These moments of her rejection took my breath away. They taught me not to trust her. I stopped feeling safe around her. But we still shared many passions and interests, including our love of gardening as well as our ever-confident take on other people’s agonies. I lived our relationship in those moments, and merely endured the rest. I had to accept the truth of her, or choose to live without her — and the latter seemed a much worse fate than suffering the predictable thorns of her love.

My mother’s world got smaller and smaller as she got older, and she would occasionally remember to blame me for it. I knew that was why she was turning away from me that morning as she lay dying. I knew she was angry at me for so much: for selfishly living my life for myself; for not being able to cure her cancer; for not moving to Philadelphia to help her through her last months, even though I was there three or four days a week. I was there for every doctor’s appointment, to speak for her and comfort her, there to explain to her about the terrible tragedy of my father’s having ended up in the hospital with an inexplicable brain infection that would soon take his life, just a few months after their 50th wedding anniversary. Now my brothers and I had to take his place and walk her across the finish line.

It was a terrible, confusing time. All my fantasies of helping my parents die peaceful, conscious deaths were dashed, since my father had suffered tremendous brain damage and my mother was disappearing into herself. She had some days of clarity, and many days of just sleeping. Those were the days when I would simply crawl into bed with her, she under the covers and me on top, and caress her arm and cheek, incanting the word “Mama, Mama, Mama” over and over, probably soothing myself more than her, but at least sharing her bed, her breath, witnessing her last days as best I could — and letting myself be angry when she was being cruel. My brothers and I reminded each other that of course she would die as she’d lived. As will we all.

But I found beauty in this heartbreak. What my mother was leaving behind in her passage was a message she’d always taken such fervour to impress upon me: Burn through life in your own indomitable way, as she did, and live passionately, because life is filled with regrets no matter what. Whether they become vines that bind you is up to you — but that lesson I had to learn for myself, because she couldn’t teach it to me.

She died a few weeks after the days when she wouldn’t talk to me. We had more afternoons together after those days when she did speak, days we cried together, followed by weeks of her disappearing slowly, her body present but her being no longer reachable. Still, I would caress her arm, over and over, and beg her to let go of her body. Six months after her death, in a strange and ordinary miracle, I got a letter from my mother at Christmas. She had given it to my older brother, Gregg, the previous spring, along with letters for my younger brother and him, the day he’d driven her to the lawyer to release her power of attorney to him. As I opened the lavender envelope and realized what it was, I began sobbing in a way that felt as if I was launching into air, breaking the surface after years underwater. The letter was perfect: a moment of piercing clarity about what she would have to say to me after she was gone that I still can’t quite believe. The letter was also, in its very existence, totally Sharon: dramatic, florid and printed on an image of paperwhites. In the letter, she asked forgiveness for having burdened me, and said she feared the damage she and my father might have done by depending on me. And then she wrote a paragraph that brought me to life, a me I recognize, the me I think I am. I felt my heart open with glorious relief: Even in all my mother’s lifelong confusion, she did actually know me and love me mightily for the me I made for myself, not the me I was supposed to be for her. We can all hope to be loved this way, for the truth of who we are, even when it hurts.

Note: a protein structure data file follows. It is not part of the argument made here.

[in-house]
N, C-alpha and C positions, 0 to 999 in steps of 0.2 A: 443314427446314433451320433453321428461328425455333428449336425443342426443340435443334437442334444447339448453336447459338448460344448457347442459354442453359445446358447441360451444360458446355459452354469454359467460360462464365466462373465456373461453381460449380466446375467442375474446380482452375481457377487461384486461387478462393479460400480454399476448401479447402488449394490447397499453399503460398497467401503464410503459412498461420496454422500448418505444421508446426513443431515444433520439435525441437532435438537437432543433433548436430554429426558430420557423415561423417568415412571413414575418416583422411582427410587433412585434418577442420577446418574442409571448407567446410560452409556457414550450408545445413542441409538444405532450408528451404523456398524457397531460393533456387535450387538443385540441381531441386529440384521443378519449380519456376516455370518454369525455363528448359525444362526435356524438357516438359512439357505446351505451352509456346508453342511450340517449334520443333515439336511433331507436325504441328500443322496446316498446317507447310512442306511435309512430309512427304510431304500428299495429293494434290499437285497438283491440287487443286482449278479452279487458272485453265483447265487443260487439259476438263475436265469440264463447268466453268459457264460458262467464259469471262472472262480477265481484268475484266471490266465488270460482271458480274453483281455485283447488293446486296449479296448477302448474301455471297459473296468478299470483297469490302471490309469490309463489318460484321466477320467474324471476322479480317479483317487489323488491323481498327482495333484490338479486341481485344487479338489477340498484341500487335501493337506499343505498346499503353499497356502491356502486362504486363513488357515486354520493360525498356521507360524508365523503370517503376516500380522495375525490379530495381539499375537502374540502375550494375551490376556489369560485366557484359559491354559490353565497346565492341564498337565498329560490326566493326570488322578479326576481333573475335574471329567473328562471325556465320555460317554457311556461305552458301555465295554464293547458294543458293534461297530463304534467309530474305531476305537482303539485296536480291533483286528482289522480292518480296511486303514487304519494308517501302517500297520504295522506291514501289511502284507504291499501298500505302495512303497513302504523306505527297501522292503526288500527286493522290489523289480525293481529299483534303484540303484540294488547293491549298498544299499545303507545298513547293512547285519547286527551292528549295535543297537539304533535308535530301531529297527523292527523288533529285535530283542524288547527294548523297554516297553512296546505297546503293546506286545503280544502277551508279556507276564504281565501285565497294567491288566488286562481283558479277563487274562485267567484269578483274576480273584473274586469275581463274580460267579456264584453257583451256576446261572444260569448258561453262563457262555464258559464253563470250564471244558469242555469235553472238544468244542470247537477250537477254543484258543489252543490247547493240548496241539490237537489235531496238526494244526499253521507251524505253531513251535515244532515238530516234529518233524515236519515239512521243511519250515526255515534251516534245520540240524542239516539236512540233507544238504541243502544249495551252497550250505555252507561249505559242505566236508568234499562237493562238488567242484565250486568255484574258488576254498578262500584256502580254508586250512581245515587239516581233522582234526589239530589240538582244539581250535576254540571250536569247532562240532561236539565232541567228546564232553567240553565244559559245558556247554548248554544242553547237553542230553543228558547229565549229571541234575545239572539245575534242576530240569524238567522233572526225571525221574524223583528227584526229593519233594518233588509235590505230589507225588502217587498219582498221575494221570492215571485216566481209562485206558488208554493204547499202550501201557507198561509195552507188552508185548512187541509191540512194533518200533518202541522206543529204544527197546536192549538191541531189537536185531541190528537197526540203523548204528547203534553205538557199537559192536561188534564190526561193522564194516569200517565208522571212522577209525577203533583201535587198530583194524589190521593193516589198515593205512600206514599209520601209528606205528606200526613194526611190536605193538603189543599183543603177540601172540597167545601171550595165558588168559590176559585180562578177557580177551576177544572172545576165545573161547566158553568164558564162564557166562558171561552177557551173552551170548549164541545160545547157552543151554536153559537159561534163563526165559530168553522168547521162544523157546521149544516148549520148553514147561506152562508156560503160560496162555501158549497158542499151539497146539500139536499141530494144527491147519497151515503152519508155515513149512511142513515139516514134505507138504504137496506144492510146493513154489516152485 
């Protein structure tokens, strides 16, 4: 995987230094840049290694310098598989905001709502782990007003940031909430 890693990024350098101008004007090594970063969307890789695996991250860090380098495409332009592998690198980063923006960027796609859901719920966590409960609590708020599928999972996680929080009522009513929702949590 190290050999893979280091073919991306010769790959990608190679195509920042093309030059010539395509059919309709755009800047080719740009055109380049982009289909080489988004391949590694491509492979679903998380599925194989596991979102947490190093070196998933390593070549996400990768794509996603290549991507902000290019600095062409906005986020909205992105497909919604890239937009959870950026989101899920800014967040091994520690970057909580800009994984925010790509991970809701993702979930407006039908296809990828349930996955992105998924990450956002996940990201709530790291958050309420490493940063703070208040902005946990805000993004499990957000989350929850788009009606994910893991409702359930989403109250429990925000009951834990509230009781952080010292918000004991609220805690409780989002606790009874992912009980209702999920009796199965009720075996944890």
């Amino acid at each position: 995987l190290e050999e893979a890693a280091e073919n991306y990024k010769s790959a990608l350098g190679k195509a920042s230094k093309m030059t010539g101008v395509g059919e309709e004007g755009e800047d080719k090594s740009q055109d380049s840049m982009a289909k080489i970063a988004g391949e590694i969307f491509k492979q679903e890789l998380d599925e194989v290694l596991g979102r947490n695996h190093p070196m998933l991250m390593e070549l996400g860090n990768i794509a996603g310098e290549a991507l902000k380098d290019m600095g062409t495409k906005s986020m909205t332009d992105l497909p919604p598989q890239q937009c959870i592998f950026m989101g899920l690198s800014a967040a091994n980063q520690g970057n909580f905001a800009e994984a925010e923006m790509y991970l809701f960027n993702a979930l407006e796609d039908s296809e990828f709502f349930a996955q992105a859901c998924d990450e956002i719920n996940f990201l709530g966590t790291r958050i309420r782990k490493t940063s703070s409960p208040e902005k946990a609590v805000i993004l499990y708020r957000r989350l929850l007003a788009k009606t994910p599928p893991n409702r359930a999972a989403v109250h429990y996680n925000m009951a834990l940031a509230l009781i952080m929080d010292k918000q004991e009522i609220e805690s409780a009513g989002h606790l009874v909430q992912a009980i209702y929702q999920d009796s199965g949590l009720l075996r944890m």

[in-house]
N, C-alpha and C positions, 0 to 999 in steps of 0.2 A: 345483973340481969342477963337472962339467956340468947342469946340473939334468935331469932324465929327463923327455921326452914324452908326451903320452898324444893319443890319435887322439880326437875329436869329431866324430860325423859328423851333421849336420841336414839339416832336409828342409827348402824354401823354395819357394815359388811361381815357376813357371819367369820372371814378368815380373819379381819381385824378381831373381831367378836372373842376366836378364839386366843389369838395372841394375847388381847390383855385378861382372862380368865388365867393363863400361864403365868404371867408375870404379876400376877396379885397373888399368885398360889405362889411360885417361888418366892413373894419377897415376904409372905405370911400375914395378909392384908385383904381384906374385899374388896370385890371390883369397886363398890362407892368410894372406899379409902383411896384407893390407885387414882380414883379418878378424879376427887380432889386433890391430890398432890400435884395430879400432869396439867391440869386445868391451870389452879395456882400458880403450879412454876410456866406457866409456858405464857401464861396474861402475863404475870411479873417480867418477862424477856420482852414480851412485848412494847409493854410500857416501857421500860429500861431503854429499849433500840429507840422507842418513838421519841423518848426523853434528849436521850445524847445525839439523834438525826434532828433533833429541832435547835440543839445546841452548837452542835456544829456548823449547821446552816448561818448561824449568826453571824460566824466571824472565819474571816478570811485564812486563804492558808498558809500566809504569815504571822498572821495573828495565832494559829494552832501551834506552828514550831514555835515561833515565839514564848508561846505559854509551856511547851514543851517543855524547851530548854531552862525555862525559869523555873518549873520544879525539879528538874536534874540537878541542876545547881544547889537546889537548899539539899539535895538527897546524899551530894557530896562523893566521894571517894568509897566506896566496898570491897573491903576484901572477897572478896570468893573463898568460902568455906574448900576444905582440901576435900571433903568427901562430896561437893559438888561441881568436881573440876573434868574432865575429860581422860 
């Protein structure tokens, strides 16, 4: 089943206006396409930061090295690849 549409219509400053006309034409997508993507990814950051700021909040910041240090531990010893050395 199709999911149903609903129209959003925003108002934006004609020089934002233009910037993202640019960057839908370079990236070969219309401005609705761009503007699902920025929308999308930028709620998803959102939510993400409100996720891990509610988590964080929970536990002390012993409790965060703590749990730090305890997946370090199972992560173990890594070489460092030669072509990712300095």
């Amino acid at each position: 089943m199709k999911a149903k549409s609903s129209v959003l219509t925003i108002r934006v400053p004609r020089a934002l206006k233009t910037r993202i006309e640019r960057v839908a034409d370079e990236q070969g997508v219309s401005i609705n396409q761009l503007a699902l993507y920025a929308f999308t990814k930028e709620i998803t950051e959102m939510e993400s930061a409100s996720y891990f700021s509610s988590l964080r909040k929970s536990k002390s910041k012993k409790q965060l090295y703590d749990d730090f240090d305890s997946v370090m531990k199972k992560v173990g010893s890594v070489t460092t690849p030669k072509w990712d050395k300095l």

But now that she is gone, all I live every day is her love for me. The residue from the years of pain and confusion vanished instantly after she died, even before my brother handed me her lavender sachet. And now that spring is coming and the tender shoots and plump buds are presenting themselves to the sun, I find myself thinking about her almost constantly, throwing off at last the months of cloaking grief that came after her death. I’ll stoop over and admire the maroon of a peony’s wrinkled first shoots — it’s the flower she used to toss to me as I walked offstage after my high-school choral concerts; she was always one for the memorable gesture — and I’ll feel her memory and her presence so strongly that I’ll catch my breath. Then I close my eyes and whisper aloud the syllables that will keep me in her comfort and company forever: “Oh, Mama.” And I keep my eyes closed for another second, making a wish that one day I’ll be able to love my imperfect self the way I learned to love her.

Stacy Morrison is the author of Falling Apart in One Piece about her marriage breakdown.